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Understanding Patients’ Motivations Through Cognitive Therapy Drives Breakthroughs

December 10, 2020

One key to getting mental health patients long mired in inactivity back to engaging in normal experiences is to start with a form of cognitive behavior therapy that doesn’t treat them as patients, Aaron T. Beck, DM, professor emeritus of psychiatry at the University of Pennsylvania and Judith S. Beck, PhD, president of the Beck Institute for Cognitive Behavior Therapy, told Evolution of Psychotherapy virtual attendees in a session presented on Thursday.

Dr. Aaron Beck shared an experience from the early 2000s in which he was approached by the commissioner of mental health in Philadelphia to serve on a panel on recovery orientation at the American Psychological Association. Through early research with a colleague, Beck found that mental health patients were more competent and capable than tests would have suggested. The key, he said, was implementing recovery-oriented cognitive therapy (CT-R) to identify patients’ motivations.

One patient, for example, believed he was Jesus Christ and frequently blessed those around him. Beck said a therapist asked the patient: What are the benefits of being Jesus? The patient said it allowed him to help others, which made him feel good. The therapist then took this motivation and worked with the patient to channel it into actionable items, in this case, collecting supplies for victims of a recent hurricane. Within a year, the patient was living independently.

“Over the course of time, he began to improve. It wasn’t as if that one experience snapped him out of his psychosis, but it was a really important start,” Dr. Judith Beck remarked. “What you had mentioned, too, was when the patient was in this adaptive mode, helping people, functioning and having normal human experiences, the delusion kind of went into the background and the staff never had to address the delusion directly.”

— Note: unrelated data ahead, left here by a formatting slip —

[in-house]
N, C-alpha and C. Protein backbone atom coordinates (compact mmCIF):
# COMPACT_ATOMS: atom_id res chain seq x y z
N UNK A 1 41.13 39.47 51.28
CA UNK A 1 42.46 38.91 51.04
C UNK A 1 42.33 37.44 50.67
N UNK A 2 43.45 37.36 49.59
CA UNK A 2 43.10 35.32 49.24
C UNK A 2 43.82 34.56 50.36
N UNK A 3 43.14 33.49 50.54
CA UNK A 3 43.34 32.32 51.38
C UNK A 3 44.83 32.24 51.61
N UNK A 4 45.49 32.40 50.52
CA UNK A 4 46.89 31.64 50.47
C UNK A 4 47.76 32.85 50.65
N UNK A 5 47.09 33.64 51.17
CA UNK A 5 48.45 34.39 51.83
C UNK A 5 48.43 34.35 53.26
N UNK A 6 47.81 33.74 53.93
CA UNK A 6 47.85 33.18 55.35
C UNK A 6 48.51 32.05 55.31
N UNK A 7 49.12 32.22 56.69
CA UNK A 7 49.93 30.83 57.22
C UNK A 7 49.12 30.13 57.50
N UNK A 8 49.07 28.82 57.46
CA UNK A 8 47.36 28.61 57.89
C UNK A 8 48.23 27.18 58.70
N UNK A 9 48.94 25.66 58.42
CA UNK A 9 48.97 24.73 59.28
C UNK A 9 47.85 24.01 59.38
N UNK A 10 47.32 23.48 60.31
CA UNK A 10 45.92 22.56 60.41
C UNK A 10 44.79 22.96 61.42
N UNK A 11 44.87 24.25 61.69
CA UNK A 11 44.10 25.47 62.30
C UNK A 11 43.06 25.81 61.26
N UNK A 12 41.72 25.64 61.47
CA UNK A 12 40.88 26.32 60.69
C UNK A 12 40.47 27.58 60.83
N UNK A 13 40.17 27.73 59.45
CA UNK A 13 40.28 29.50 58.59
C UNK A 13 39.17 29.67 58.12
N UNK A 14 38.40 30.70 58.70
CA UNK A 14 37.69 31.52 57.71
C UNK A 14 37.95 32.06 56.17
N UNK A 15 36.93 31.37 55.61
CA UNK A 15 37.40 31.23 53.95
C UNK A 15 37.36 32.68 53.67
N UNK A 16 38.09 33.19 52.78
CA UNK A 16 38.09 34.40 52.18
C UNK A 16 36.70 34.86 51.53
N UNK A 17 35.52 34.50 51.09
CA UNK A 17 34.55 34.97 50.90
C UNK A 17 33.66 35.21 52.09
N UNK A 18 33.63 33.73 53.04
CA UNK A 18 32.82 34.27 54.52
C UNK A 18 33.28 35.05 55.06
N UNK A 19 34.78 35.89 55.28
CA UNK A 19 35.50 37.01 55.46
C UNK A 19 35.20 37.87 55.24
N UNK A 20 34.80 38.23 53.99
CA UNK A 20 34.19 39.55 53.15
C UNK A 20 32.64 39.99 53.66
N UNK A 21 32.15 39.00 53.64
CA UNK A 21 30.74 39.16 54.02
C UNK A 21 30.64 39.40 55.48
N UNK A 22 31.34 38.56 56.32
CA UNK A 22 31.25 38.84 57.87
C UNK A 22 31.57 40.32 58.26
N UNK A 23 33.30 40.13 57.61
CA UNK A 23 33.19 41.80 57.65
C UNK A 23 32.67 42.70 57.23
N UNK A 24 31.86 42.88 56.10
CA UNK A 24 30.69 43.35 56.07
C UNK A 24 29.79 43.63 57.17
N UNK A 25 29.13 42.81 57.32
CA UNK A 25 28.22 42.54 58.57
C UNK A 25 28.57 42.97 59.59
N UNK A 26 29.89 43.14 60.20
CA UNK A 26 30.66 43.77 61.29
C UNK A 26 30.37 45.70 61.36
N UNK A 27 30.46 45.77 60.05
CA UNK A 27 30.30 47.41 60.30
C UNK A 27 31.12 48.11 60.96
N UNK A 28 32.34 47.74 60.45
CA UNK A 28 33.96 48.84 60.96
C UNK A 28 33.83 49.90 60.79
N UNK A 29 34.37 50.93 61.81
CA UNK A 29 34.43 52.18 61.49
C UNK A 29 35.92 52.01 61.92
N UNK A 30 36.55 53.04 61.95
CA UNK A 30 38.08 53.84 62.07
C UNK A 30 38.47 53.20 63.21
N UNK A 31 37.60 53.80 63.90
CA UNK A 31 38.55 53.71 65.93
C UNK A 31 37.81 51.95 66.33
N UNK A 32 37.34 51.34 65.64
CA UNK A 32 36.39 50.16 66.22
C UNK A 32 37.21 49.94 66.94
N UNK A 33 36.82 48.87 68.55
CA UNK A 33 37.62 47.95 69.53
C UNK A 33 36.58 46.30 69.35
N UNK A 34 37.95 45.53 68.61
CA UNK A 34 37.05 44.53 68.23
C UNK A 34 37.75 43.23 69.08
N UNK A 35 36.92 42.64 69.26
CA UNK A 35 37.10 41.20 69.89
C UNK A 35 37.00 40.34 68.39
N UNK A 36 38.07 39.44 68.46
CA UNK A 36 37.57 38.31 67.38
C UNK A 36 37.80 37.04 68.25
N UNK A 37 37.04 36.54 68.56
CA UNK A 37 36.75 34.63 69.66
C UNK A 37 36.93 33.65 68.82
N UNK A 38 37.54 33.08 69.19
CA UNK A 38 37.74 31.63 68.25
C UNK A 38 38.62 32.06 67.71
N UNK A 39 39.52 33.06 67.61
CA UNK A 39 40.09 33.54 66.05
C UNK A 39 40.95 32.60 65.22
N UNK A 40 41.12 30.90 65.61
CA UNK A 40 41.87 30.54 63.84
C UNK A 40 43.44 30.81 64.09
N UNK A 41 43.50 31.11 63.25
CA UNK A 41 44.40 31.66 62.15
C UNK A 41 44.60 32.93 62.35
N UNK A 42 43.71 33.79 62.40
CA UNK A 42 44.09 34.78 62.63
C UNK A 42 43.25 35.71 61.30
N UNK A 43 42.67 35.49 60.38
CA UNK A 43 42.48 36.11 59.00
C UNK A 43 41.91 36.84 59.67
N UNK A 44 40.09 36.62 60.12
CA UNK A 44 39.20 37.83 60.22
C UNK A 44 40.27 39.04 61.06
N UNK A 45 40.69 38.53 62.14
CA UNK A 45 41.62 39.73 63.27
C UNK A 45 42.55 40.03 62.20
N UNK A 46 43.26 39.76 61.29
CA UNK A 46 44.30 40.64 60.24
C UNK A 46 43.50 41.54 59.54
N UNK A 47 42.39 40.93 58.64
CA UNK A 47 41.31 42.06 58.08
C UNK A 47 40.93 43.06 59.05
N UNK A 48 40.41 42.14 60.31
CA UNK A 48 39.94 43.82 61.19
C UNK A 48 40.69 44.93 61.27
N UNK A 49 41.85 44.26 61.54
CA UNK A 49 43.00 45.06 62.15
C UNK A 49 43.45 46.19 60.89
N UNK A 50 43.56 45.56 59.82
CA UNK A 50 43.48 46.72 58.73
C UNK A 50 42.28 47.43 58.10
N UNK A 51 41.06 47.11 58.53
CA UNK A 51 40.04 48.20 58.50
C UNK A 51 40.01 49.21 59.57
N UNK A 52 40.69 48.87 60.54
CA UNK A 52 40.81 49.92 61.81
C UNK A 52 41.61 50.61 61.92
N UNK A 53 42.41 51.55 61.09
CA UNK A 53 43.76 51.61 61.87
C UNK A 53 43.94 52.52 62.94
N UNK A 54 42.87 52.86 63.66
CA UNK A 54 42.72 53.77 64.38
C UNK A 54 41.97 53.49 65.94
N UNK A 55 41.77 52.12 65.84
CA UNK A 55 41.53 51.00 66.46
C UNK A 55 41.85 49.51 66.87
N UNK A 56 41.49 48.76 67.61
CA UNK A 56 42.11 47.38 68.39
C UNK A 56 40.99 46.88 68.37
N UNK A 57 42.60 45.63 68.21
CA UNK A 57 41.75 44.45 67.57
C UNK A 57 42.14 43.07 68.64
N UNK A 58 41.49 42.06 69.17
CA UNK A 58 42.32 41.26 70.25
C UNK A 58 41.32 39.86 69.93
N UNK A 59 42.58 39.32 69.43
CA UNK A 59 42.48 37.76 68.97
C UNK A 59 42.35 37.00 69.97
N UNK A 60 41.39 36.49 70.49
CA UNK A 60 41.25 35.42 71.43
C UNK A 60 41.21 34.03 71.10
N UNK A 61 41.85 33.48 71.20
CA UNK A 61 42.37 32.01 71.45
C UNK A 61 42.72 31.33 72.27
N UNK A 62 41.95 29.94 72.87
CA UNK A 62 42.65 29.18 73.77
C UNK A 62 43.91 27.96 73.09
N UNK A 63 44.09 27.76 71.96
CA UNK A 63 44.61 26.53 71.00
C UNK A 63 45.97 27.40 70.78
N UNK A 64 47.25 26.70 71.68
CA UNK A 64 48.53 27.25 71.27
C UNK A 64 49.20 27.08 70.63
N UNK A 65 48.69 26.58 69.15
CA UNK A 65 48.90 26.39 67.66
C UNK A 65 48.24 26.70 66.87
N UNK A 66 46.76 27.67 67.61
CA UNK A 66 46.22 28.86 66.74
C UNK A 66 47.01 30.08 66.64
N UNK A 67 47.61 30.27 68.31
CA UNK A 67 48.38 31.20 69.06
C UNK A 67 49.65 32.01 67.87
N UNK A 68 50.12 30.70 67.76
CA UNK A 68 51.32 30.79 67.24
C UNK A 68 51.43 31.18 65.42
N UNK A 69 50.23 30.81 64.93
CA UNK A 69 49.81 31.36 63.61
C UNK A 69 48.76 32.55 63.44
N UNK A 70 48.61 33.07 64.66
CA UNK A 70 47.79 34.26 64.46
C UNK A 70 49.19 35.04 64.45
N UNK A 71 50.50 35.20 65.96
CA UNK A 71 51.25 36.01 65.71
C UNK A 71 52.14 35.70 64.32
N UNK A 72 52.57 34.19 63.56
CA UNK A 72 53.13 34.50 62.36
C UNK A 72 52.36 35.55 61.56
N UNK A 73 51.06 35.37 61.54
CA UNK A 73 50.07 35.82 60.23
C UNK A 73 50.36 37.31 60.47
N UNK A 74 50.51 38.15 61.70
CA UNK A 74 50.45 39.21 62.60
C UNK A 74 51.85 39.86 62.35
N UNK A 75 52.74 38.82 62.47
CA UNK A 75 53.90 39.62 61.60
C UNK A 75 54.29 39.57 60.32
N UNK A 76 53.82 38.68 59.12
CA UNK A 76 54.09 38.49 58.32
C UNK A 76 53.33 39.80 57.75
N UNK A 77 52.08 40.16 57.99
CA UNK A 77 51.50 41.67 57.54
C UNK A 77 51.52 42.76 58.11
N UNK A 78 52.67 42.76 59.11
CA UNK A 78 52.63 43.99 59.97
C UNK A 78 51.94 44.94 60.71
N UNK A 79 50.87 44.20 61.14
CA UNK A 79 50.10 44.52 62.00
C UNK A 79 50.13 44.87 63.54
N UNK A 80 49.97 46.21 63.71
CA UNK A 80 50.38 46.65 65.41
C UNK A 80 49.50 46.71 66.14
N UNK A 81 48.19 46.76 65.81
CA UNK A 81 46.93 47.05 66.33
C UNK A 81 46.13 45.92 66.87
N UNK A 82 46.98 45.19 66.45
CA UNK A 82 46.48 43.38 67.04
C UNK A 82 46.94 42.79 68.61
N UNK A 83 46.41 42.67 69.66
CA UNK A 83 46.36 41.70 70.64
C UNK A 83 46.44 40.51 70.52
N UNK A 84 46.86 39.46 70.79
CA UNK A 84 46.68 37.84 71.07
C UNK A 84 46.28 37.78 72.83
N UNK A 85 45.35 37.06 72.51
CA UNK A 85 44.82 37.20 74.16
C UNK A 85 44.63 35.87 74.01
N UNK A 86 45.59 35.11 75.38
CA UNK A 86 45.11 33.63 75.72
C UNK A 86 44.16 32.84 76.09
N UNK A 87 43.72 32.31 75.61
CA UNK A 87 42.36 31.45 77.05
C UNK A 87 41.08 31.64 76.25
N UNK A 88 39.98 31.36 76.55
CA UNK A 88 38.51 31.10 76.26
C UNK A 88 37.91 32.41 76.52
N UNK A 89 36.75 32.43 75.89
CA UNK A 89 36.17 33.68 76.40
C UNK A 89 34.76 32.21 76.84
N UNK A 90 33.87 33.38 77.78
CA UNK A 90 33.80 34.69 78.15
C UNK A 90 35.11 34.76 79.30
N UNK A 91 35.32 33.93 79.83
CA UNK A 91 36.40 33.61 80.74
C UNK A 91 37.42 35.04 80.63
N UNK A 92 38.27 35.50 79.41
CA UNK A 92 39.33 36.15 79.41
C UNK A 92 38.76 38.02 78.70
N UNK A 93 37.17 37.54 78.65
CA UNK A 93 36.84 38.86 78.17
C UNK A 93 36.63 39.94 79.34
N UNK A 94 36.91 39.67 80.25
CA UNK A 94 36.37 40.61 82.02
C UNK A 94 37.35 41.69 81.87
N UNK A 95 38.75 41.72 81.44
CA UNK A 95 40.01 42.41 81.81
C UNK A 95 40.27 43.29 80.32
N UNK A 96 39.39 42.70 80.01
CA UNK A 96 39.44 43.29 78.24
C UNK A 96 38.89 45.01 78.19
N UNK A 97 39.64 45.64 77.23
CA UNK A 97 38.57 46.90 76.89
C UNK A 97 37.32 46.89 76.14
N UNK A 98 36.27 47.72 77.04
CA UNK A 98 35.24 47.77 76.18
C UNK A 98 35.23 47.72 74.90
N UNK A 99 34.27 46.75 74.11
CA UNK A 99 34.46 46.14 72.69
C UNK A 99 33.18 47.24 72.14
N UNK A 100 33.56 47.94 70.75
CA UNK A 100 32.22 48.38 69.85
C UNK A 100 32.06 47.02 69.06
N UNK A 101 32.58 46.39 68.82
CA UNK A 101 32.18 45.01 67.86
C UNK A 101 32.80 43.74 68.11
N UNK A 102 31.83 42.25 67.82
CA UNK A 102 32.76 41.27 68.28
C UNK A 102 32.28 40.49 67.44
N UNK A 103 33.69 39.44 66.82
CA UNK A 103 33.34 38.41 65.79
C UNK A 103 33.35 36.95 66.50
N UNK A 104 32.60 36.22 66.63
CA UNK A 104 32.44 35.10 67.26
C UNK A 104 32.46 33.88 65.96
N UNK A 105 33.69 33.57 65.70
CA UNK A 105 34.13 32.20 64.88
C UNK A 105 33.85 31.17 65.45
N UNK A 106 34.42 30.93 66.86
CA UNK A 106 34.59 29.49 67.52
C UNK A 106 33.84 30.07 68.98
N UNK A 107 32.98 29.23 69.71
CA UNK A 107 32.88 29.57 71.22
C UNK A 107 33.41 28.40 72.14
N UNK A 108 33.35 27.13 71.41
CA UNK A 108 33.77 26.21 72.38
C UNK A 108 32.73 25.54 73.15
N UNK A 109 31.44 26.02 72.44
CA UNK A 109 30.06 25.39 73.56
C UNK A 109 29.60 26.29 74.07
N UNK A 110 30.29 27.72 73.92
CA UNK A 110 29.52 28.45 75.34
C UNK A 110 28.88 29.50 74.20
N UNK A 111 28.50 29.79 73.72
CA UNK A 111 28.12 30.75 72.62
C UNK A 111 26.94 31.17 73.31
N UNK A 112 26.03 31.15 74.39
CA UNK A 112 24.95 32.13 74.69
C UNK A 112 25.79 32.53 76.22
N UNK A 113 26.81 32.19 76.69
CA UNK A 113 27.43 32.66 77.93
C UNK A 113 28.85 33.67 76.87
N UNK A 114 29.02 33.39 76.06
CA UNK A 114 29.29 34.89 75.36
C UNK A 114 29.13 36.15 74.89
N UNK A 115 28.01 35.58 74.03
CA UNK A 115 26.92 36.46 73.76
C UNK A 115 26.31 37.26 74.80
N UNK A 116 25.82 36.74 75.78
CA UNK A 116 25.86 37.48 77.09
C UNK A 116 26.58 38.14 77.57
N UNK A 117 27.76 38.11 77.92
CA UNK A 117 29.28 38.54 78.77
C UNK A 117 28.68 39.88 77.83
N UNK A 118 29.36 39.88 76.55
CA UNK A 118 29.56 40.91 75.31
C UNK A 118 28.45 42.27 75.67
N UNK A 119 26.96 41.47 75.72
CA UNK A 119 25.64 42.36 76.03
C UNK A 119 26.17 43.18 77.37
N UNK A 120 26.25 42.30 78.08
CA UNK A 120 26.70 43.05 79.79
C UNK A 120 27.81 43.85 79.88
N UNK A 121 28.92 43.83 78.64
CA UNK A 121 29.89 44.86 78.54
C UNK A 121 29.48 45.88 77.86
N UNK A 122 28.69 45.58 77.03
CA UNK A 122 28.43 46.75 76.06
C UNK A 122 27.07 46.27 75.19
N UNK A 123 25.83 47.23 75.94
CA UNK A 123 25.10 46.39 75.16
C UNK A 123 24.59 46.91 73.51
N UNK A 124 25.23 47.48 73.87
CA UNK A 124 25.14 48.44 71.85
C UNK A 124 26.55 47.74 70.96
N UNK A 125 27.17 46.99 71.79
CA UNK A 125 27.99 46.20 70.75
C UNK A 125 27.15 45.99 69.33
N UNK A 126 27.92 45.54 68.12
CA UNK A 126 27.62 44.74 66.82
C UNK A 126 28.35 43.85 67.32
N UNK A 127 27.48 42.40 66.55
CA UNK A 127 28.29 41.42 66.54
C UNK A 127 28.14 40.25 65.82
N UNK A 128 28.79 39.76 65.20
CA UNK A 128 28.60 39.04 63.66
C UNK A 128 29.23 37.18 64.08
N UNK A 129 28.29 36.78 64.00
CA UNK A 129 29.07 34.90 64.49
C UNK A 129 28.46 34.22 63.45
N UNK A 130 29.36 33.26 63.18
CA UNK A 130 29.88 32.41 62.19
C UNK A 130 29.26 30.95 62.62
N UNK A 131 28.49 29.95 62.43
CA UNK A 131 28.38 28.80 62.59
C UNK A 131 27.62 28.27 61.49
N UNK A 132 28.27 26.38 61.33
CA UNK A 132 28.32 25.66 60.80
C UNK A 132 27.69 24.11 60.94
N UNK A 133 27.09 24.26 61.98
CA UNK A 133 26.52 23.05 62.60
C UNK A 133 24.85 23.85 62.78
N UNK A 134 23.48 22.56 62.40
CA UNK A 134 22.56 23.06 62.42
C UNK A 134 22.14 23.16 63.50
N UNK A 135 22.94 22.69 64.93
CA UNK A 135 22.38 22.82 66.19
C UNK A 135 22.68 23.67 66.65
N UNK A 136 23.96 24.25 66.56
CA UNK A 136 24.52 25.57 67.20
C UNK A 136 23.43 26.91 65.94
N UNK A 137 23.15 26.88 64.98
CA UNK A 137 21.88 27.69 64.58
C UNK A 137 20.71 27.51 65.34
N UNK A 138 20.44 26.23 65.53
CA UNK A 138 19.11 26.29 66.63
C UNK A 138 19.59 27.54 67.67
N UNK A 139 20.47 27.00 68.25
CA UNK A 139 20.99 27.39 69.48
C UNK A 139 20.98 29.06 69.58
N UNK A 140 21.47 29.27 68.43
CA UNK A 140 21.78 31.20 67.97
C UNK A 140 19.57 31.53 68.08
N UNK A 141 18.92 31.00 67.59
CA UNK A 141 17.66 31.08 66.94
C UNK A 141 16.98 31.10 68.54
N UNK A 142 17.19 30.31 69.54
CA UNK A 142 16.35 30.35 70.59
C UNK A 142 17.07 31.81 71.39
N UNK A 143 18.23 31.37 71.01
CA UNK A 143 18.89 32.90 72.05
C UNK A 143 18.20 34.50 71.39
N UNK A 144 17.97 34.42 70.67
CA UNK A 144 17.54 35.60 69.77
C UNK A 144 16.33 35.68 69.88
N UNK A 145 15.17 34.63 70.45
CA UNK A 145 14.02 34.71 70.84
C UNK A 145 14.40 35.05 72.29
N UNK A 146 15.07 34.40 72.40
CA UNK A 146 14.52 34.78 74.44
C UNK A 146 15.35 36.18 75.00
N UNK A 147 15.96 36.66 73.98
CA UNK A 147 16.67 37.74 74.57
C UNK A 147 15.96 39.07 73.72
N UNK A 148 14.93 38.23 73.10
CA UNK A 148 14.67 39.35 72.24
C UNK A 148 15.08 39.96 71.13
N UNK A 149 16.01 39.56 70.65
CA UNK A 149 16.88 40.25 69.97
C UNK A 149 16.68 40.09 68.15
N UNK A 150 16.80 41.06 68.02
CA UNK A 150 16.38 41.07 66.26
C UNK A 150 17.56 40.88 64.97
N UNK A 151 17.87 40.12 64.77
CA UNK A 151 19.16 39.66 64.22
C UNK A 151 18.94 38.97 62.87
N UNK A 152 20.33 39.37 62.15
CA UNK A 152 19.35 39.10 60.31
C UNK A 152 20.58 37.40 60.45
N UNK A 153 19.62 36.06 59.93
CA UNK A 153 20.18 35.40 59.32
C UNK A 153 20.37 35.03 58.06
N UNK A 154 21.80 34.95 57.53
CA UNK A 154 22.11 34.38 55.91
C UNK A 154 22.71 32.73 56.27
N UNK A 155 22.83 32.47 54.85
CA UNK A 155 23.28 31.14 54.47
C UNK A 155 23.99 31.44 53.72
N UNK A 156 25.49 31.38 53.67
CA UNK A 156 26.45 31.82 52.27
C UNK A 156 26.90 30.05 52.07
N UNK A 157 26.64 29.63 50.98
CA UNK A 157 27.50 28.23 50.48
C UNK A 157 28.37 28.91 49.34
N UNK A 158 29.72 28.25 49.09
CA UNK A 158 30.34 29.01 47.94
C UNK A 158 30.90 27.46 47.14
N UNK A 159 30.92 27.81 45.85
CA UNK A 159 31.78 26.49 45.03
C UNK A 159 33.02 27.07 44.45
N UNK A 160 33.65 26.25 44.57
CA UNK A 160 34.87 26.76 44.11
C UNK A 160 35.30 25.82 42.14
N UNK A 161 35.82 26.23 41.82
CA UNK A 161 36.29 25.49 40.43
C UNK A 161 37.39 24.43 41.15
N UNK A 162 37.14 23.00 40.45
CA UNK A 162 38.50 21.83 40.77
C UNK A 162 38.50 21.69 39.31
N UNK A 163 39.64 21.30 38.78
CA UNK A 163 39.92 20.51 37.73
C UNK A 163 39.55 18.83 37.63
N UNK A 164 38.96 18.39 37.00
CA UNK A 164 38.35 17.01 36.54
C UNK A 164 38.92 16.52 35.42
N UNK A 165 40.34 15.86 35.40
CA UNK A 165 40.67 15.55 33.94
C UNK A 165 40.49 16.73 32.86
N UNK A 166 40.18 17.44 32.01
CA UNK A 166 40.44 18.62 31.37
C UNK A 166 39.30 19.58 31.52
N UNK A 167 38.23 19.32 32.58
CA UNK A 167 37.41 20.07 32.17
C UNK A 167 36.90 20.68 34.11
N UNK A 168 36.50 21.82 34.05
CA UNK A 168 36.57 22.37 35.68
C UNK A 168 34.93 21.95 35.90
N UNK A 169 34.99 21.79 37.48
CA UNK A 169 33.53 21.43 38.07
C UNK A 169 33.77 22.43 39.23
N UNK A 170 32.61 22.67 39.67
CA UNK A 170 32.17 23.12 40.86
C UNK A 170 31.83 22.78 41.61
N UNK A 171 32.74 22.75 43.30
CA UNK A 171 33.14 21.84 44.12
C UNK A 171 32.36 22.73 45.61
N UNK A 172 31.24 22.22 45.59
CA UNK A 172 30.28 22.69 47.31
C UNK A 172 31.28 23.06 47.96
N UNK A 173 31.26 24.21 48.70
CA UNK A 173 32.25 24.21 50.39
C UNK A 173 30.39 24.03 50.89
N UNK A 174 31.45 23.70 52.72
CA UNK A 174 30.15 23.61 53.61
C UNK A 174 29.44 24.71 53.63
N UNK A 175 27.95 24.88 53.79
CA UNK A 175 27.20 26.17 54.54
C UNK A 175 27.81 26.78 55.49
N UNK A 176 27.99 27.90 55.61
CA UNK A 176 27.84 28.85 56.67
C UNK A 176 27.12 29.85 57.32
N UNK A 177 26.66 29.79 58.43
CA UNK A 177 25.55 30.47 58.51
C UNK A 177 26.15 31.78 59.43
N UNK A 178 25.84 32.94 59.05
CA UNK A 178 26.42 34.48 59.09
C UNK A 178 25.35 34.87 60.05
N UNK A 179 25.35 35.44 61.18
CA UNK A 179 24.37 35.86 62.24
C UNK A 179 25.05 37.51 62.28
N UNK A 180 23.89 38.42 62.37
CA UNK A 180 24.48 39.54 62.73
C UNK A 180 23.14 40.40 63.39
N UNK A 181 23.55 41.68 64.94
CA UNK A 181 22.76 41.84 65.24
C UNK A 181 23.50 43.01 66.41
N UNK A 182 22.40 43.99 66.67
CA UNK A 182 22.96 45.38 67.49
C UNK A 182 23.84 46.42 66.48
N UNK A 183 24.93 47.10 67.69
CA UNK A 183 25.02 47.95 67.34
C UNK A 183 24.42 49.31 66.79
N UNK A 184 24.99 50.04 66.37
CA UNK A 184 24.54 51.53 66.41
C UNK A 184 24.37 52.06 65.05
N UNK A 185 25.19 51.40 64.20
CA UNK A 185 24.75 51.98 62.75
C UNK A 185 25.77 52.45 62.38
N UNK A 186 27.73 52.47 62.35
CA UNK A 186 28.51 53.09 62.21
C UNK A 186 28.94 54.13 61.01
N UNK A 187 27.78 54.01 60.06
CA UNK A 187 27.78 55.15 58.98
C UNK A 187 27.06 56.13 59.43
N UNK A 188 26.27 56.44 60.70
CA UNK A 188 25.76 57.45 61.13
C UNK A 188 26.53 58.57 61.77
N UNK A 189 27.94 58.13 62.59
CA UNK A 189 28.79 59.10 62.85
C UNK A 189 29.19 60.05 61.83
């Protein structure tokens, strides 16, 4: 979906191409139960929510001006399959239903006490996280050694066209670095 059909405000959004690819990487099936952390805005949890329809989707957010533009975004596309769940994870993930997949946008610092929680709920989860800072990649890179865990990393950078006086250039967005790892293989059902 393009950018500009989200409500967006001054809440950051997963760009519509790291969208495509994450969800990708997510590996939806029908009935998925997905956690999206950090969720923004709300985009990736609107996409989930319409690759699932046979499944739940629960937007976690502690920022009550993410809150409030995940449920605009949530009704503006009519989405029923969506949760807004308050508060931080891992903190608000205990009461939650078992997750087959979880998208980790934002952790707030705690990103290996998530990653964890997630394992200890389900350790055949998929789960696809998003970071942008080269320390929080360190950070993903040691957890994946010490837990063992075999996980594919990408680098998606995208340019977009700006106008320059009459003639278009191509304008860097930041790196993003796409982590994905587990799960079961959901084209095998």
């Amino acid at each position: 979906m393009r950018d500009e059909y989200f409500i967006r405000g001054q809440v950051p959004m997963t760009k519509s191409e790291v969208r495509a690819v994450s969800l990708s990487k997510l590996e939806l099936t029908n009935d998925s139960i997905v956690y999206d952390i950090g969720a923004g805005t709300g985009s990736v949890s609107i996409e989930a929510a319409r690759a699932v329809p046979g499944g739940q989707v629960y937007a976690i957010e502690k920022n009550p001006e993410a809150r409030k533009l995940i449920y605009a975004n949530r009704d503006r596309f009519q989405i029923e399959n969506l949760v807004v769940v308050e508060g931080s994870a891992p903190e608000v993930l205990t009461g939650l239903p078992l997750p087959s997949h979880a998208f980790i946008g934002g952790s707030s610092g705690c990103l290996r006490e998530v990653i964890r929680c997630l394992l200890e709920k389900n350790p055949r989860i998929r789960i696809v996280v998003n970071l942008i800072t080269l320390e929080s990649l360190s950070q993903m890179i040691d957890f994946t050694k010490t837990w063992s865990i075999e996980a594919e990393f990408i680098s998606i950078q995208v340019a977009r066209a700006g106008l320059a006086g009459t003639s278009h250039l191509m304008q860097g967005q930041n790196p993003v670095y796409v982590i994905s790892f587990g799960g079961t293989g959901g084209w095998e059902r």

Dr. Aaron Beck shared another example in which a therapist who had been unable to engage in dialogue with a patient finally broke through by complimenting the patient’s fancy shoes. The patient then opened up about his interest in fashion. The therapist brought the patient to a local department store where he could meet with a buyer to further explore the potential for his motivation. The patient eventually was discharged and landed a job selling shoes.

“When we have a normal aspect, there’s a normal persona that is buried within a person. When this persona came out, he acted perfectly normally,” Dr. Aaron Beck said.

The progress made was a contrast to behavior observed at other periods in which medical students conducted status exams, Dr. Aaron Beck said. During those periods in which patients were treated in a more clinical manner, they reverted from a more connected and adaptive state back into their “disconnected patient” mode, he said.

A therapist at the Beck Institute had a similar breakthrough by focusing on a patient’s motivations instead of her delusions, Dr. Judith Beck said. The therapist in this case got a previously non-responsive patient to open up by providing a manicure. Other activities, from playing basketball to bringing in a pet or going out for coffee, can be similarly effective, she added.

“That’s the first step in: Figuring out how to engage patients who have been lying around and not doing very much, sometimes for decades, to get back to normal experiences,” she said.

Overall, CT-R has changed how Dr. Judith Beck has approached treatment in several ways, she said. First, it helps patients identify even small positive moments and draw adaptive positive conclusions about the meaning of those moments. Second, it helps to set goals that are aligned with patients’ values and then identify steps to achieve those goals and obstacles that can get in the way.

“The obstacles are probably the same obstacles that have been getting in the way,” she said. “They are practical problems that need to be solved, automatic thoughts that need to be responded to, and sometimes it’s a lack of skill and they need skills training. In addressing the obstacles, we use all of the regular CBT skills we’ve been using all along, but with the CTR orientation, we’re looking much more toward the future than the past and helping patients experience positive emotion right in the session and between sessions, and most of the session is oriented toward helping patients have a better week.”

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